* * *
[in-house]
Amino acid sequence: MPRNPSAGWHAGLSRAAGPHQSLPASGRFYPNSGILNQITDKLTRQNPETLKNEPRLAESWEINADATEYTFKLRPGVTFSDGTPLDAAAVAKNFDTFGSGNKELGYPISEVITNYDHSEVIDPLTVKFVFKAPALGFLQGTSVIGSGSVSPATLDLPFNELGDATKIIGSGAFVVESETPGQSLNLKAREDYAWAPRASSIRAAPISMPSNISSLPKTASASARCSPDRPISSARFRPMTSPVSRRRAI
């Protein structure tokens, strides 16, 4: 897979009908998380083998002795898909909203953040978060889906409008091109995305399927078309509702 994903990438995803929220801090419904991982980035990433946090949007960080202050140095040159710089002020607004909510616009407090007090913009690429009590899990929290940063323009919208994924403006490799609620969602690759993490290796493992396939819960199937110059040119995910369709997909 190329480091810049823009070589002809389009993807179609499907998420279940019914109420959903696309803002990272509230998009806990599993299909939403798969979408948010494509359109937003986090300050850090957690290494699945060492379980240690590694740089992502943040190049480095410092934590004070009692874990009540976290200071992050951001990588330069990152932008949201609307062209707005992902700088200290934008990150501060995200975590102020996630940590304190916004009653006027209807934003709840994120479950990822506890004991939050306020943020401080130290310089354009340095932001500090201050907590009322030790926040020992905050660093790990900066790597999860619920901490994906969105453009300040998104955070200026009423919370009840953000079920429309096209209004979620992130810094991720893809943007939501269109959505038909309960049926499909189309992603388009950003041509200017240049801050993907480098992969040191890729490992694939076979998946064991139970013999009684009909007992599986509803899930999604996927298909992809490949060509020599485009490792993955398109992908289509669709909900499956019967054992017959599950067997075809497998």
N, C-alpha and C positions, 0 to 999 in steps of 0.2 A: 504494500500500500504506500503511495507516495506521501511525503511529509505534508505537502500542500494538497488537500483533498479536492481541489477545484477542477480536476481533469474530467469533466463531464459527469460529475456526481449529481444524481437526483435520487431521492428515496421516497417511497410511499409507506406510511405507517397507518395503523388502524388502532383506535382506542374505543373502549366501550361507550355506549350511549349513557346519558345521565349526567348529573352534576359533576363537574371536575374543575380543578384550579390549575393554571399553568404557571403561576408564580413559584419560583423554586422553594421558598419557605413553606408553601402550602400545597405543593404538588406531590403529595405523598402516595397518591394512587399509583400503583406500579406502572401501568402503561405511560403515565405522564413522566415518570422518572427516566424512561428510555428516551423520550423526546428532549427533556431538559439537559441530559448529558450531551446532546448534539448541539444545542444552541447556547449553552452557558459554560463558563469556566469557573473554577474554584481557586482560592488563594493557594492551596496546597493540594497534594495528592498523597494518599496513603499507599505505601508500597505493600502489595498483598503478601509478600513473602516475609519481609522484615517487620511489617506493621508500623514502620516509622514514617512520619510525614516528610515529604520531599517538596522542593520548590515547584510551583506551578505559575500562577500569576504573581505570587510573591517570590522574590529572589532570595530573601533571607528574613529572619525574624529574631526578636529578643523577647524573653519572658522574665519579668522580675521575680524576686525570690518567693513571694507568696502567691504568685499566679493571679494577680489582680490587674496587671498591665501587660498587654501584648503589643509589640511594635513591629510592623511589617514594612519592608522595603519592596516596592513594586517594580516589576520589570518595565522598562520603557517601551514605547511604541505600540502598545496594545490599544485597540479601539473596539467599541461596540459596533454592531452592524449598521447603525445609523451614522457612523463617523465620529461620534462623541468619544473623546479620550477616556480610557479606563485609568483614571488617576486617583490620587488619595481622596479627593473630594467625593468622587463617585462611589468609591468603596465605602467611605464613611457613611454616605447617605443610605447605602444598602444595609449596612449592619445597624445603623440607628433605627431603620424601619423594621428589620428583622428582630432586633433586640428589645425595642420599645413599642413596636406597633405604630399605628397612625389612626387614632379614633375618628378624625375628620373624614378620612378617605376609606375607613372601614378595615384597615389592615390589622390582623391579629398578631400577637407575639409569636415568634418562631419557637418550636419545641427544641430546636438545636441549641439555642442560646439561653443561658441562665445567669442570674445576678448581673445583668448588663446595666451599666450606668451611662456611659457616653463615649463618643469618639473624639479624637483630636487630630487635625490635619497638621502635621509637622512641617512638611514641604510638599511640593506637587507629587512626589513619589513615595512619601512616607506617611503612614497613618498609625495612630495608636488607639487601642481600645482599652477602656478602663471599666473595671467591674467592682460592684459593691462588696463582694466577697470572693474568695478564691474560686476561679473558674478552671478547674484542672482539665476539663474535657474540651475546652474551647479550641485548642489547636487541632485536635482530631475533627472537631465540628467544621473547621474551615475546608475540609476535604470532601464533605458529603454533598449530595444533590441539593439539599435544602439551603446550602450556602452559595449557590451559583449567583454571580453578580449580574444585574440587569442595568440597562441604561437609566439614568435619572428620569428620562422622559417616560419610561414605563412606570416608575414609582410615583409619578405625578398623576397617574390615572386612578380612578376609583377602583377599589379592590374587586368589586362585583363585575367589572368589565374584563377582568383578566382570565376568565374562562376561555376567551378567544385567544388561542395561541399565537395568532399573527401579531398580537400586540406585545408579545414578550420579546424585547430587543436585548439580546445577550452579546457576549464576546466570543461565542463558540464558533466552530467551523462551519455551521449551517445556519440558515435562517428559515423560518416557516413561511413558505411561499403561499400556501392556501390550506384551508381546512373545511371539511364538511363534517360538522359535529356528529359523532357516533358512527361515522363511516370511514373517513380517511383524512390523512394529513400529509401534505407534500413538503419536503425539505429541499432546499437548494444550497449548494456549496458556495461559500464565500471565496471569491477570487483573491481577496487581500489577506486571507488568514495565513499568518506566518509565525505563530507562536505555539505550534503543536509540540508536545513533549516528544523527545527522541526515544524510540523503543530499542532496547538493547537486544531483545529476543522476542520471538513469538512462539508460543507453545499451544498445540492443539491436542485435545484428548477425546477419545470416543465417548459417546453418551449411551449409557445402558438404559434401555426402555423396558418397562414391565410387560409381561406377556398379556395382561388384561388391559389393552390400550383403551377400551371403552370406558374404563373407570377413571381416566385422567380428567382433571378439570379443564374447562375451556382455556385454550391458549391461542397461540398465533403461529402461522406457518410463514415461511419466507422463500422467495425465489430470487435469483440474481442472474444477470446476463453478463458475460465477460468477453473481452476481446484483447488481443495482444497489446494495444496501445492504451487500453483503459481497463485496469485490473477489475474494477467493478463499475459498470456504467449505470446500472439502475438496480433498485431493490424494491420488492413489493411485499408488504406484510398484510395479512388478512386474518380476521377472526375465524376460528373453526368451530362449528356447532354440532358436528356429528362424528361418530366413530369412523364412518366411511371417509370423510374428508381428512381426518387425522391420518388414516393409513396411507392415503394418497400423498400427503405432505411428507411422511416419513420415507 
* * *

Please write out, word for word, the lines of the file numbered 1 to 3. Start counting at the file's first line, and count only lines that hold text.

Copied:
[in-house]
Amino acid sequence: MPRNPSAGWHAGLSRAAGPHQSLPASGRFYPNSGILNQITDKLTRQNPETLKNEPRLAESWEINADATEYTFKLRPGVTFSDGTPLDAAAVAKNFDTFGSGNKELGYPISEVITNYDHSEVIDPLTVKFVFKAPALGFLQGTSVIGSGSVSPATLDLPFNELGDATKIIGSGAFVVESETPGQSLNLKAREDYAWAPRASSIRAAPISMPSNISSLPKTASASARCSPDRPISSARFRPMTSPVSRRRAI
């Protein structure tokens, strides 16, 4: 897979009908998380083998002795898909909203953040978060889906409008091109995305399927078309509702 994903990438995803929220801090419904991982980035990433946090949007960080202050140095040159710089002020607004909510616009407090007090913009690429009590899990929290940063323009919208994924403006490799609620969602690759993490290796493992396939819960199937110059040119995910369709997909 190329480091810049823009070589002809389009993807179609499907998420279940019914109420959903696309803002990272509230998009806990599993299909939403798969979408948010494509359109937003986090300050850090957690290494699945060492379980240690590694740089992502943040190049480095410092934590004070009692874990009540976290200071992050951001990588330069990152932008949201609307062209707005992902700088200290934008990150501060995200975590102020996630940590304190916004009653006027209807934003709840994120479950990822506890004991939050306020943020401080130290310089354009340095932001500090201050907590009322030790926040020992905050660093790990900066790597999860619920901490994906969105453009300040998104955070200026009423919370009840953000079920429309096209209004979620992130810094991720893809943007939501269109959505038909309960049926499909189309992603388009950003041509200017240049801050993907480098992969040191890729490992694939076979998946064991139970013999009684009909007992599986509803899930999604996927298909992809490949060509020599485009490792993955398109992908289509669709909900499956019967054992017959599950067997075809497998």